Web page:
A new dispensing system facilitates loading 500g containers.
Your mother always told you not to drink from the milk carton or eat from the peanut butter jar. But, as far as you were concerned, consuming directly from the container was a far more efficient approach. The germ factor notwithstanding, turns out you might have been right! Who knew your insight might lead to innovation in material management for screen printing?
All joking aside, eliminating process steps and reducing the chance for error introduced with manual operations generally results in more efficiency and higher quality output. This is most certainly the situation when supplying material for the printing process. As you are aware, my mantra of “good inputs = good outputs” is the basis for high-yield printing. In the case of paste management, ensuring proper volumes of paste in front of the squeegee blade at all times exponentially increases productivity, optimizes output and reduces defects related to insufficient material. Putting down material automatically, as opposed to manually, saves cost, reduces line downtime and eliminates errors.
We have covered automated paste management in this space before, and the benefits of the tools are well understood, especially by high-volume manufacturers. In fact, I would contend the vast majority of high-volume multinational OEM and EMS assemblers employ automatic paste dispensing and paste roll height sensing to enable constant, hands-free material application during the printing process. Integrating this technology has proven benefits for volume manufacturing. Logic would have it, then, that the same might hold true for low-to-midrange manufacturers.
What’s holding them back? For SMT assemblers that may not have the mind-blowing volumes often seen in markets like automotive and consumer, sourcing solder paste in cartridges means another layer of expense and management. While some recently developed solder pastes have extended shelf lives, the vast majority of materials have a life of six months – maybe even less with some of the more advanced Type 5 and Type 6 materials. This puts the low- and mid-volume manufacturers in bit of a cost pickle when considering automatic paste dispensing versus traditional manual application. With margins already thin, stocking both tubes and jars and managing the inventory of both may be a cost barrier.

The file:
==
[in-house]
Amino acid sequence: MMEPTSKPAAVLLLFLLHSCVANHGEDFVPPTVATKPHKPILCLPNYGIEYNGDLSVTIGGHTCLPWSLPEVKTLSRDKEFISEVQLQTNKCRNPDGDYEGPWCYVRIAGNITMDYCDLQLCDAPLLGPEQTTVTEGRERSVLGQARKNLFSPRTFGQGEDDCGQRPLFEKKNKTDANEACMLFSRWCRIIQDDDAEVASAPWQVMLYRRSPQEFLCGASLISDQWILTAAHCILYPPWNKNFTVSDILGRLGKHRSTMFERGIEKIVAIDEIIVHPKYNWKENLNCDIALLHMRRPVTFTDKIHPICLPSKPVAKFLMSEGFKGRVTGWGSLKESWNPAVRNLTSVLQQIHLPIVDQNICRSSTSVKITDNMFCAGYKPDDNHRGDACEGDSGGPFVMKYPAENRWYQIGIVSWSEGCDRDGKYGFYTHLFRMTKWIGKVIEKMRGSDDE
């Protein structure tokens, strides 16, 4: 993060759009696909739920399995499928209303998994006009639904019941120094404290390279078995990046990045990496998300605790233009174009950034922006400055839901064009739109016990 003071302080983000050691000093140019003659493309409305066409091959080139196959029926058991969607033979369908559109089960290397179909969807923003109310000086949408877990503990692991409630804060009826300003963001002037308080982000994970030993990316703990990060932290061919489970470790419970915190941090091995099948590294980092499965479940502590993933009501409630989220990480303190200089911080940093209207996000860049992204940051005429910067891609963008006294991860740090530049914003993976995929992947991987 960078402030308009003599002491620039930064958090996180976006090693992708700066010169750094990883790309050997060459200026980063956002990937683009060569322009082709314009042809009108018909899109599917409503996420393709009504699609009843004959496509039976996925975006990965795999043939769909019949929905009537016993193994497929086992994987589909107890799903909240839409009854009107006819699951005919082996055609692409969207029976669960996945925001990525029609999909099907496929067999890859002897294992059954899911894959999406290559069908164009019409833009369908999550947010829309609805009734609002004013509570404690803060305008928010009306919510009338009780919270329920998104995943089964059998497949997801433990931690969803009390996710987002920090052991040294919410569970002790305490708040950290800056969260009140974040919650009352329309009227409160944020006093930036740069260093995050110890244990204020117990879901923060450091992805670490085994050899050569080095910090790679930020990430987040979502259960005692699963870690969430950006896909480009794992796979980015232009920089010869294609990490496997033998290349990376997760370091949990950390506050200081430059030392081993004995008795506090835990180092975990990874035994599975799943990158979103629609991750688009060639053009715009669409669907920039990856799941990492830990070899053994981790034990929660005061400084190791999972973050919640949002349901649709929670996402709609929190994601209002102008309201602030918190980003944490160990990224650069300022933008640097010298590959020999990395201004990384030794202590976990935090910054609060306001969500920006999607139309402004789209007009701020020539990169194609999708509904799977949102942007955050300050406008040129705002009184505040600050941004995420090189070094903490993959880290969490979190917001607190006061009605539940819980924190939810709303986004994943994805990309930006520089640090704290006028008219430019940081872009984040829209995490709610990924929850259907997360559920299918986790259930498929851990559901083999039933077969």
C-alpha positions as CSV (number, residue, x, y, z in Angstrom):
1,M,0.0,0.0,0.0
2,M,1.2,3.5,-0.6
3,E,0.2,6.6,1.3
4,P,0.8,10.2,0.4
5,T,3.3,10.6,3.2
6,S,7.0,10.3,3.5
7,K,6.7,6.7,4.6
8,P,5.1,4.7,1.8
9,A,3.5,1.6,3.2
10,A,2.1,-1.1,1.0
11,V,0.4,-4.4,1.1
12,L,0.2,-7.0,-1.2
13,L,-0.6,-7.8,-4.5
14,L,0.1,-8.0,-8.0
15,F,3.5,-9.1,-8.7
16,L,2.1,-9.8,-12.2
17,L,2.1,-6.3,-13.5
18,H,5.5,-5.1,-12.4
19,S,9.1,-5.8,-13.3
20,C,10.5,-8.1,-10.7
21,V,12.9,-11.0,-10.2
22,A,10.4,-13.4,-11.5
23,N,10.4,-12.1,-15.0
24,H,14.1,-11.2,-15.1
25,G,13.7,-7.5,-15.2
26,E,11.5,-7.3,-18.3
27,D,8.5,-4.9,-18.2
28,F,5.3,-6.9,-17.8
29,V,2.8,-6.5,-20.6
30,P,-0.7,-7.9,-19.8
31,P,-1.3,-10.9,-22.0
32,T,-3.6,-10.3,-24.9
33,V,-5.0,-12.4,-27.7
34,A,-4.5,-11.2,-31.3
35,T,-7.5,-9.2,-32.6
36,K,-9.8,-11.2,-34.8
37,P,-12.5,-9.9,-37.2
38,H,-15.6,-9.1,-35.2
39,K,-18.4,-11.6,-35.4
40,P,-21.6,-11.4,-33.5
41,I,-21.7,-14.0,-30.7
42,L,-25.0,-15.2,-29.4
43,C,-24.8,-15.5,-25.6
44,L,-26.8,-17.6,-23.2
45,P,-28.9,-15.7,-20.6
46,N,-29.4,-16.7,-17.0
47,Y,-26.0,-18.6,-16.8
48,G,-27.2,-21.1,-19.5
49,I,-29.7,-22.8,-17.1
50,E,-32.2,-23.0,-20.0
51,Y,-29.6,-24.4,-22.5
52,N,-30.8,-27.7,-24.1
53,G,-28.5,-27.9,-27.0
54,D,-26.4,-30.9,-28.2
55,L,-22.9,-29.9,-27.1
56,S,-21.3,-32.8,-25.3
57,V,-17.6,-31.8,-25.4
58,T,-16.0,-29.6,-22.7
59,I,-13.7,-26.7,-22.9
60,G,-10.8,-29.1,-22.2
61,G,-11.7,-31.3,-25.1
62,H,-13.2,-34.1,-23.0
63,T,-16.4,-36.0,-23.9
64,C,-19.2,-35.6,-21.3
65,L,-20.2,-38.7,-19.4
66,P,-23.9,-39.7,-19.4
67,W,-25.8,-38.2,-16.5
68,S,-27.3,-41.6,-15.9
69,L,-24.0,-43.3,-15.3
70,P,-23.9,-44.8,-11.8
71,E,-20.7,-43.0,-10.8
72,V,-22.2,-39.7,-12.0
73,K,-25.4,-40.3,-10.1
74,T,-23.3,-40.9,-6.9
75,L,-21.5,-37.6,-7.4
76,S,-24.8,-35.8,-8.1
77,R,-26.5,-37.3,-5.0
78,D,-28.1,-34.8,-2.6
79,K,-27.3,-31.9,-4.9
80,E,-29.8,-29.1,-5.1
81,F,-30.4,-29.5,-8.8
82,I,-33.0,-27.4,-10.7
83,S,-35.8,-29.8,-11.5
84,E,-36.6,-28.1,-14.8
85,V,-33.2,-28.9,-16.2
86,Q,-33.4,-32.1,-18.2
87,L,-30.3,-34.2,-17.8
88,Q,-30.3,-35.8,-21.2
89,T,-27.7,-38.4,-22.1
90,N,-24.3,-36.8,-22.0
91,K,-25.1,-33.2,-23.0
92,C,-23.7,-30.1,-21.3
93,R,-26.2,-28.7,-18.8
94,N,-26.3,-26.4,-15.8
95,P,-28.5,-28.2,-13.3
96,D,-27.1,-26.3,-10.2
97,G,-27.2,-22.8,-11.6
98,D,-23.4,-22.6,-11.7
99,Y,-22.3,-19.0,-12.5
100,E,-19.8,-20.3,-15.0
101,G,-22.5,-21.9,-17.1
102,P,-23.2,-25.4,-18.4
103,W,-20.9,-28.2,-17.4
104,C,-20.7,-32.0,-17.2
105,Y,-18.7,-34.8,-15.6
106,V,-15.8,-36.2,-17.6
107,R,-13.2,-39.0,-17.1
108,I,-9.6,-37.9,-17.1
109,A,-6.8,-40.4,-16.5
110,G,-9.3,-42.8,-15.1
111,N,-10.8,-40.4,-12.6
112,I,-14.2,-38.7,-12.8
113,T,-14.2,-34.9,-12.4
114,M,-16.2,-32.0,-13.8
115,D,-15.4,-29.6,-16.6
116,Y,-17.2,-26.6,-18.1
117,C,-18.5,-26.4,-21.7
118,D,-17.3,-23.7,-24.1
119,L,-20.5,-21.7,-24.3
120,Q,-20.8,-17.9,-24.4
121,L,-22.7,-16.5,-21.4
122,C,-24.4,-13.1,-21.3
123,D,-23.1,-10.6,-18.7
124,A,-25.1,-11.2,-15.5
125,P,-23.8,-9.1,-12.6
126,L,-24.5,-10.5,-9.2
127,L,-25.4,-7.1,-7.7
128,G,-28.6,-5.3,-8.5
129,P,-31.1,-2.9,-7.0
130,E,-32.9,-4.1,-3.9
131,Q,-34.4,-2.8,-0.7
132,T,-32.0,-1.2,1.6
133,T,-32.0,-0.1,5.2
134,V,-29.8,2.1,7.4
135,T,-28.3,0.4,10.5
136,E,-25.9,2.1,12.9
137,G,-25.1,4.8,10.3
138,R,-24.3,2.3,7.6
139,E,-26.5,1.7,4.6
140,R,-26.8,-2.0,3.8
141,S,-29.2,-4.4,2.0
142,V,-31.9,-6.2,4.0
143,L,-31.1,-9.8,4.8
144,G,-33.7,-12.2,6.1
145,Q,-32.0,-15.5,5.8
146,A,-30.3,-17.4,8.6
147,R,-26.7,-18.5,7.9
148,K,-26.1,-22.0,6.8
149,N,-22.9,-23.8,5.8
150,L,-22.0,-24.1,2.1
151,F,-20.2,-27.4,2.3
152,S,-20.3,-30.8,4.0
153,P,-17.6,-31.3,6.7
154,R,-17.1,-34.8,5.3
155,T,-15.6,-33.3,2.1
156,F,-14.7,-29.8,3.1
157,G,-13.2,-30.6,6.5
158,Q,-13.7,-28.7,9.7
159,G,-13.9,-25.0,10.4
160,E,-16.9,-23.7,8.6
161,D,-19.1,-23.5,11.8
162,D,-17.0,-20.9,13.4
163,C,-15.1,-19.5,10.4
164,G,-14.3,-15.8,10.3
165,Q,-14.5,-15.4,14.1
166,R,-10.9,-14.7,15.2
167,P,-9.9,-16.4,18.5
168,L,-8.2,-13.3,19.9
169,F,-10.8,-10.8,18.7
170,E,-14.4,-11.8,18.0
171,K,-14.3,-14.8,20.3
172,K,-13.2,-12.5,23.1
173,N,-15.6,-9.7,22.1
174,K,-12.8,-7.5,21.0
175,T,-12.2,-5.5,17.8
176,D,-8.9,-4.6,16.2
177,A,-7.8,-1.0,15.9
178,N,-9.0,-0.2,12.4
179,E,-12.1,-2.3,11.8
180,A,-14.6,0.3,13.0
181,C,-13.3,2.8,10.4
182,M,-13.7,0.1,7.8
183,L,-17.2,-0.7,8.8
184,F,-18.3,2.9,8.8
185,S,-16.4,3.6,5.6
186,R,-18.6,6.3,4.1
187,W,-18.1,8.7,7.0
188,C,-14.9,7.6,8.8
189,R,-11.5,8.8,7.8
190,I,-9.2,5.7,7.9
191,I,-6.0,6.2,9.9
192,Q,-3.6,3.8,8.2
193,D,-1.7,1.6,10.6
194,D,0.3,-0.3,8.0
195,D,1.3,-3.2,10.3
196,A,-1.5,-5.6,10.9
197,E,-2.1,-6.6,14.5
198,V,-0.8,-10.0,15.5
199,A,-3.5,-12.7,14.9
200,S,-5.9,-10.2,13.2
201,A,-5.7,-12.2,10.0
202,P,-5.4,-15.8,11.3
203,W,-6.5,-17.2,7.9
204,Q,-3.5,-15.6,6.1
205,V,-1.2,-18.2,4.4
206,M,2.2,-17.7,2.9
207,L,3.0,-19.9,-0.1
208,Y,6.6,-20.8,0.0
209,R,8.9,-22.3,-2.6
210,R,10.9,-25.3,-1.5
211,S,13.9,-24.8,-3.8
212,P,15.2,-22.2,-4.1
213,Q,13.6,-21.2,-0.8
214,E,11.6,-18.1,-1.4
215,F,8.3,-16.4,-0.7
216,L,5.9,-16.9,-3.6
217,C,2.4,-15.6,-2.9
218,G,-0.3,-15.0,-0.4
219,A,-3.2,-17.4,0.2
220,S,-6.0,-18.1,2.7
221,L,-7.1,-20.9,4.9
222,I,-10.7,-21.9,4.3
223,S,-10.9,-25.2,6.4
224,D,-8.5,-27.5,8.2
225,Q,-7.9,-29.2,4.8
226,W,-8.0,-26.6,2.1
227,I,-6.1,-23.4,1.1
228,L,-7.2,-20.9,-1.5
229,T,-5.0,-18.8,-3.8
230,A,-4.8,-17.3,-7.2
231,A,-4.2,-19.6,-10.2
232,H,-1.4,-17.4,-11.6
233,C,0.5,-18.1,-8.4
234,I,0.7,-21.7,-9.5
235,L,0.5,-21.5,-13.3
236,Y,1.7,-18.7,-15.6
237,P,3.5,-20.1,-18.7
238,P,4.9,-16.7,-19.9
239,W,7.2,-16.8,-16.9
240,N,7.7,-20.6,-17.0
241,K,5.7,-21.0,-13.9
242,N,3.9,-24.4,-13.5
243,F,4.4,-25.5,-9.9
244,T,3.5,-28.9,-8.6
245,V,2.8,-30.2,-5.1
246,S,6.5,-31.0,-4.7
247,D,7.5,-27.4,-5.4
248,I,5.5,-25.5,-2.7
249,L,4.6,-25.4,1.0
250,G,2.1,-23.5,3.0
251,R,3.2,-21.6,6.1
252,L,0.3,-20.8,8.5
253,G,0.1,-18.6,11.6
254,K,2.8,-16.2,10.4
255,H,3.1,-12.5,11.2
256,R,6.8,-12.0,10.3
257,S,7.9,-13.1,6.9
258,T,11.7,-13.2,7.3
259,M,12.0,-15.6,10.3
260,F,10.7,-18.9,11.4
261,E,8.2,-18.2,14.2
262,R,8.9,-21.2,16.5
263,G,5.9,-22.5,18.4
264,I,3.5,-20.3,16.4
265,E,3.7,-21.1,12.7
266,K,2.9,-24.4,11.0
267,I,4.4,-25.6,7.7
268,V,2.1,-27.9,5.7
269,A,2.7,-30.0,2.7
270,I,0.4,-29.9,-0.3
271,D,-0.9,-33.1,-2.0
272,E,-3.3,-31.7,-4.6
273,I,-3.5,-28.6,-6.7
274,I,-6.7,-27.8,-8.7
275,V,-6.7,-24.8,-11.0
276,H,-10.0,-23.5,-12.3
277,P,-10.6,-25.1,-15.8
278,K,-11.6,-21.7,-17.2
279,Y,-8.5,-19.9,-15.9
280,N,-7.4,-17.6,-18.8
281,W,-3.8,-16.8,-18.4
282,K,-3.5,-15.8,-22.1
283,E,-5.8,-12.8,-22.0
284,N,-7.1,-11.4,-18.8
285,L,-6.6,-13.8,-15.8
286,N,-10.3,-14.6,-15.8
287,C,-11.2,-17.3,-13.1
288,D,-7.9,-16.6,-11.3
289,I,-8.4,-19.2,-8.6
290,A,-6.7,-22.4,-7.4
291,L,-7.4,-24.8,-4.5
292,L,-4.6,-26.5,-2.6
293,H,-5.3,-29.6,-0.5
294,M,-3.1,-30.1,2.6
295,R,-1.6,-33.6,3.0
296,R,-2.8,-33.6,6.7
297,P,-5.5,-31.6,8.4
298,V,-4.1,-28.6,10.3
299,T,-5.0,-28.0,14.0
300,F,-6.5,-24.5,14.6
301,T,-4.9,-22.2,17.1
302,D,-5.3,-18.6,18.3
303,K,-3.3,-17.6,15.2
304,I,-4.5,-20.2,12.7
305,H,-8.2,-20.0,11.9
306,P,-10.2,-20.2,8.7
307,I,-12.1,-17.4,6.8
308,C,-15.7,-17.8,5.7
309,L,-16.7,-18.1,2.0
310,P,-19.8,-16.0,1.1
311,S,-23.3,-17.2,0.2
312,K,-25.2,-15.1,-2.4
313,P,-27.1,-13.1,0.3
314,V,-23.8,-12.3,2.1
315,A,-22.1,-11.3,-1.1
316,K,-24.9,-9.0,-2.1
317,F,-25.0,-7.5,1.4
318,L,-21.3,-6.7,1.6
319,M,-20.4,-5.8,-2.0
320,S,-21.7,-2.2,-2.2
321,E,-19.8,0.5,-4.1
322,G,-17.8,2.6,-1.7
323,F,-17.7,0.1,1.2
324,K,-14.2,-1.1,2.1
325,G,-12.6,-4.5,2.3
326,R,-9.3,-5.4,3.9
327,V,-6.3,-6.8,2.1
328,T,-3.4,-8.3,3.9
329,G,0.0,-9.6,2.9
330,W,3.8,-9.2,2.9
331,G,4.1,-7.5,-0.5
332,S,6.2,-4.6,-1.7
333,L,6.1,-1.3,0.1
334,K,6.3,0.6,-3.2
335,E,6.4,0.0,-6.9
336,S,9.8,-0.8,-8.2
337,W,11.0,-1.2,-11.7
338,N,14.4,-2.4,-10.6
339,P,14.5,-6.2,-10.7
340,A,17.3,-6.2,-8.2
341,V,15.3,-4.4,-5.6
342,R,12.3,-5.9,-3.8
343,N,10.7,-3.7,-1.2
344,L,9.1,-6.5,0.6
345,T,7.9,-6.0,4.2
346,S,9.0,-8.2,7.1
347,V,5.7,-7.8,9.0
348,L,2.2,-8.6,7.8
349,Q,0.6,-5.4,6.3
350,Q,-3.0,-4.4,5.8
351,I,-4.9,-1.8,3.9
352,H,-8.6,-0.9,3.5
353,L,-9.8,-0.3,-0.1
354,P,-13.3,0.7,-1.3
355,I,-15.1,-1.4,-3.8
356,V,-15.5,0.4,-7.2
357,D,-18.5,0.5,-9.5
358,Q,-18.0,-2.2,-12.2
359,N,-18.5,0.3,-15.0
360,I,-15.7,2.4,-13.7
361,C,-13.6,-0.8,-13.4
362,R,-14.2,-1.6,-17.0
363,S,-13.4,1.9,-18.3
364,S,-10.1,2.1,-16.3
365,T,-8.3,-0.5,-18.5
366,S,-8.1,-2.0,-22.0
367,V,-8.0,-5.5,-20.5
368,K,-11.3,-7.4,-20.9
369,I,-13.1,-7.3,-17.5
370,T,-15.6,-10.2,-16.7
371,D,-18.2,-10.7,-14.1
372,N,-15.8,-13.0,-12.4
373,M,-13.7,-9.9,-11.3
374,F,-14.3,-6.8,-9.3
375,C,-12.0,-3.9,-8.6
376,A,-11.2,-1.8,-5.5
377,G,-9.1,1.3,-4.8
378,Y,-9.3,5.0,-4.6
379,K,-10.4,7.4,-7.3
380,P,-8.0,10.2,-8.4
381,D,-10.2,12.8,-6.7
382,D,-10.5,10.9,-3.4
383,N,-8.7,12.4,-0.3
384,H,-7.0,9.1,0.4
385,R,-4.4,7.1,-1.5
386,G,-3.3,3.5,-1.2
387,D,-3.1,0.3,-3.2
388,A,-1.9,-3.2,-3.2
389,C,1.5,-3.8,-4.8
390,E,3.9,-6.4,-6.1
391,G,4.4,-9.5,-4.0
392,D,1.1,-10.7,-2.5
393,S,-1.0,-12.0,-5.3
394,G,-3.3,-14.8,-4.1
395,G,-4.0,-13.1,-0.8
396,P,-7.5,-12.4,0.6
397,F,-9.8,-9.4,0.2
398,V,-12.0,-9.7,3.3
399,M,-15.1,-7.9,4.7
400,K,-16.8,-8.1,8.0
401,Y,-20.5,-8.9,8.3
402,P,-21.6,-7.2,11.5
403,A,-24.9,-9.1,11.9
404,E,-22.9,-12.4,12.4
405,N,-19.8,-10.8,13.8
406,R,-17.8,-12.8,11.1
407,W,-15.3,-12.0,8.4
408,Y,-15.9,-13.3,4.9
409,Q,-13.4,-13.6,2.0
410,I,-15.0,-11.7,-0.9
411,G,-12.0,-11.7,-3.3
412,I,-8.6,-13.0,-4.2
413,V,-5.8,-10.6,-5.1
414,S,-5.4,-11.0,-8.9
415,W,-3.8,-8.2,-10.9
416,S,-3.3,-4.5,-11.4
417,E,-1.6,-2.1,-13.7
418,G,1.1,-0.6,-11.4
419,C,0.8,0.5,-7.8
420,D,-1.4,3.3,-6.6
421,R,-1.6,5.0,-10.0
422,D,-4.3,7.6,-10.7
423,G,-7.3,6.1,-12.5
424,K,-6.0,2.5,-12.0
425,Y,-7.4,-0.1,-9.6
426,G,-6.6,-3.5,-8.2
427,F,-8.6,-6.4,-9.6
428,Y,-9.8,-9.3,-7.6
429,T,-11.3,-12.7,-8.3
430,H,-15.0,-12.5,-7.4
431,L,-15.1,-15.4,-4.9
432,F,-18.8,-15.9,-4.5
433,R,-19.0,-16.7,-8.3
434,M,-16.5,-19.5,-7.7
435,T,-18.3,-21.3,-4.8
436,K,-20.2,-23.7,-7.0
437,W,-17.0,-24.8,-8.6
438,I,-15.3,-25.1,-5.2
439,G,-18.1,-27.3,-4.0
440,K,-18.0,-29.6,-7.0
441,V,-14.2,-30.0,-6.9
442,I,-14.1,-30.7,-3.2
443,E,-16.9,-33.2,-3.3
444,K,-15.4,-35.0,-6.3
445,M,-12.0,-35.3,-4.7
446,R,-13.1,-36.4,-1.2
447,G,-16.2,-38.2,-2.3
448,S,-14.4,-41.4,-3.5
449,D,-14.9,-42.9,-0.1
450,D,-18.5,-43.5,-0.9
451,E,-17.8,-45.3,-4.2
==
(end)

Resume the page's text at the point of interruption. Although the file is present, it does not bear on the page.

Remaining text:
With these factors in mind, a solution has been developed that permits use of standard 500g paste containers in an automated system. This solves the dilemma of stocking two different material packaging systems, while allowing low-to-mid-volume assemblers to benefit from automated solder paste application, a simplified supply chain and preservation of the manual paste application option. The simplicity of the solder jar dispenser is its appeal. An operator just removes the lid of the solder paste jar and places the piston inside the rim of the paste container. Pneumatic force pushes the material through the nozzle to apply solder paste on the stencil, as is done with larger cartridges used in higher-volume automatic paste dispensing mechanisms (FIGURE 1).
Once the piston is loaded into the container, replacement takes only seconds. The dispenser fits quickly into place on the printer carriage-mounted hardware, with no complex screws or attachment mechanisms required. And paste containers can be prepared offline for optimized changeover efficiency.
The solder jar dispenser can also be combined with paste roll height sensing technology for manufacturers that want to implement a closed-loop process.
Though manual application has been the norm for certain volume operations, the move to more challenging devices and dimensions, combined with the cost benefits of automation, make this new paste management approach viable for low- and mid-volume manufacturers. Tell your mother you were right: consuming directly from the container is the way to go.
firstname.lastname@example.org. His column appears bimonthly.is global applied process engineering manager at ASM Assembly Systems, Printing Solutions Division (asmpt.com);